Squid and octopus
Squid need to be handled gently. Hook the squid at the top of the head, just a little; too much and the squid will die. (The head is the pointy part, opposite to the squid tentacles.) The octopus is hooked up in very much the same way. However, watch out for the sharp beak in its mouth below the tentacles.
Prawns are a favoured live bait in estuary fish, especially for siakap. There are a few methods of hooking up a live prawn. One of them is to gently hook it up behind the head at the shoulder, just lightly through the shell. Do not hook too deep or the live prawn will be killed. Another method is to hook it through the tail. The use of thick wire hooks here will kill the delicate prawn. Quality fine wire hooks like the high carbon hooks are best suited for this job.
Are wire leaders a necessity?
Generally wire leaders are a must when using live bait. Many an angler has found that out the hard way. A sudden tug, and the rod bends over and immediately goes slack. When the line is wound in, the line just above the hook will be cleanly cut! One experienced angler got lazy one slow day and just tied on a live bait and placed it near the sea bed. Within half an hour there was a sudden pull and after a short tussle the line went slack. It was bitten off cleanly; we never knew what fish it was.
If the target fish does not require a wire leader, a heavy abrasion leader of mono can be used. For fish like siakap, queenfish and mangrove jack that do not have cutting teeth, mono leaders of 20 to 40lbs can be used. When going for the bigger toothless fish like sailfish or marlin, mono leaders of 100lbs or more should be used as the fight might take some time, thus wearing through a light mono leader. Note that the angler has to be willing to accept bite offs from the razor gang when not using wire leaders. However the chances of a fish hitting the live bait are increased when no wire is used.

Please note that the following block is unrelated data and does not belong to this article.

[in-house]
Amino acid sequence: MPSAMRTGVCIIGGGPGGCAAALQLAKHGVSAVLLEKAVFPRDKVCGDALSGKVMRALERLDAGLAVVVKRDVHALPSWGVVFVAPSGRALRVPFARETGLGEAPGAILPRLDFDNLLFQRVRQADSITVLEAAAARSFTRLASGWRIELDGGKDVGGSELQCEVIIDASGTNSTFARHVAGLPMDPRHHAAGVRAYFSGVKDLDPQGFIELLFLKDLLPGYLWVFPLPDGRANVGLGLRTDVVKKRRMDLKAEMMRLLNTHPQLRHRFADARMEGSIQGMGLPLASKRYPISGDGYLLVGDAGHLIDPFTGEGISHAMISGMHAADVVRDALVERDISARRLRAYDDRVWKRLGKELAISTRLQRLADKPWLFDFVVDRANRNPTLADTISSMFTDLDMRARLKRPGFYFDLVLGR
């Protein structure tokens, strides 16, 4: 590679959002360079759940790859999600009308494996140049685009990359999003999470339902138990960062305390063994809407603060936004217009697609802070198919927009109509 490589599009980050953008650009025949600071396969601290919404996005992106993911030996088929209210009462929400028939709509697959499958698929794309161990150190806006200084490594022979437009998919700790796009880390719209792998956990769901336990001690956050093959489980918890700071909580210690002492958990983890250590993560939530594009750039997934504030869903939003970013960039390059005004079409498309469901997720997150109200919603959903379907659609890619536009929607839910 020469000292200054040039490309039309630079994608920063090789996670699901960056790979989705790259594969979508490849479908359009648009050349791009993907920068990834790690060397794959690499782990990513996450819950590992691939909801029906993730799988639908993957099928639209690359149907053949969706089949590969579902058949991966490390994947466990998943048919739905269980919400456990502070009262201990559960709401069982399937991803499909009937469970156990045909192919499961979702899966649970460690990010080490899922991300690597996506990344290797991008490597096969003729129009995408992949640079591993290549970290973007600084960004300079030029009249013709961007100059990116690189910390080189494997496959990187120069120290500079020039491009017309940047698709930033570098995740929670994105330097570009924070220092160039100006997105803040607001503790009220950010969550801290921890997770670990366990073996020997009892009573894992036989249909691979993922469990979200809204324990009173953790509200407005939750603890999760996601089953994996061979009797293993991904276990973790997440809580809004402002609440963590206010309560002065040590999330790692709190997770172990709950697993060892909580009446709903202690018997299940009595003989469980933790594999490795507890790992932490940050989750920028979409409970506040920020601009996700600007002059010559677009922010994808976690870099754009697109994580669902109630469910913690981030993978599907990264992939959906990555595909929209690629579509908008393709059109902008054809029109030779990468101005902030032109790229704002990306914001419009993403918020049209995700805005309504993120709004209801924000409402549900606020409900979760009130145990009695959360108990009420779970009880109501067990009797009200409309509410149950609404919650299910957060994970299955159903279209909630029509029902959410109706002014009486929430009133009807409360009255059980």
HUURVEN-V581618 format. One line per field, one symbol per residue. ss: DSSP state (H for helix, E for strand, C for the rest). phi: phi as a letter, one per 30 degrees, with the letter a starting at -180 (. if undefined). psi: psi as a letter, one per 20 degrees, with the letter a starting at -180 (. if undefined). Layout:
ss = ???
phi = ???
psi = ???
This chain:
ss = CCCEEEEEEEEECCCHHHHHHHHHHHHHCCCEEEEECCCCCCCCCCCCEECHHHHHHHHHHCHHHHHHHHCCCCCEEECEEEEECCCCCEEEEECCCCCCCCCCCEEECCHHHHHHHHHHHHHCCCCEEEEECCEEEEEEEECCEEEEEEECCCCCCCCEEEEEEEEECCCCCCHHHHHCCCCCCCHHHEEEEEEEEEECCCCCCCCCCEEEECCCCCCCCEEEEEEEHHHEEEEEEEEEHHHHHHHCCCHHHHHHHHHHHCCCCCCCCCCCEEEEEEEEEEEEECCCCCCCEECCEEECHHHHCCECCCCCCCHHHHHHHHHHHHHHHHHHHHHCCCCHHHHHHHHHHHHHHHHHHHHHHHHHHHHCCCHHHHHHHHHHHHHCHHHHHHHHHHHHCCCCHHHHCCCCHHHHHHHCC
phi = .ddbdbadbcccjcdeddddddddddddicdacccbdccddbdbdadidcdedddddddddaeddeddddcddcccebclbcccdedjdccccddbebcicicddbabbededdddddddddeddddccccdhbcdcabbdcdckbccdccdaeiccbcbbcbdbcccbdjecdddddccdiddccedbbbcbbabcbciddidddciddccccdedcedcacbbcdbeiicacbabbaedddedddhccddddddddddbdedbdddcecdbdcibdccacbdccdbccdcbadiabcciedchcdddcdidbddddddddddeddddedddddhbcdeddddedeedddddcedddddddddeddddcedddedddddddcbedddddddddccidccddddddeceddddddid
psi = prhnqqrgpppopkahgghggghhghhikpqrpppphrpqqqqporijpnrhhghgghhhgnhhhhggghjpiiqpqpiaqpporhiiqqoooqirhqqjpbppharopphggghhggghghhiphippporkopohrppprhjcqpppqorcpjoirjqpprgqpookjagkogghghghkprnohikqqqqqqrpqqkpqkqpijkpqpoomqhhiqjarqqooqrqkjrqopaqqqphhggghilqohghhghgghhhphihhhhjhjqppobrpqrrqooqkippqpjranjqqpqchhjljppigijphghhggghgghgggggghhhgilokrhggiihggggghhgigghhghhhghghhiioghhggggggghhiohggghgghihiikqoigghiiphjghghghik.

The length of wire leader should be as long as it is from the stomach to the jaws of the predator you expect to catch. Any shorter, and if the predator does swallow the live bait all the way into its stomach, it will cut the main line. I have found this out more than once, when I used a very short wire leader. Too long a wire leader, there will less bites, as wire leaders are very obvious in the water.
Barracuda, spanish mackerel, queenfish, sailfish and marlin are some of the predatory fish normally caught using live bait just below the surface. Placing the live bait in mid water will generally get the same fish, cobia and trevallys. Put the live bait near the bottom, and bottom feeders like grouper can be caught in addition to the normal gamefish predators. In the estuary, live baits will take siakap, mangrove jacks and even estuary grouper.
Live bait placement
Placing the live bait just above the bottom requires some care. If it is too close to the bottom the live bait can easily swim into the rocks or corals snagging the line. Lower the rig, when the sinker touches bottom. Quickly raise it the length of the wire plus mono leader and a bit, or else the live fish will swim into some nearby hole and get itself and the rig snagged.
If the fish targeted are at mid-water, use a sinker to get it down, the rig much the same as for placing the live bait near the bottom. For live bait just below the surface a float or a balloon rig can be used. If the live bait is large, a float might not be able to keep the live bait near the surface as the large live bait would be able to overcome the flotation of the float. Thus a balloon would be preferable. If the current is strong, the use of a balloon may not be necessary as the fast current on the line and live bait itself will keep it near the surface.
Just chucking in a poorly rigged up live bait can result in some catches, but with judicious use of live bait, one can increase the hook up rate dramatically!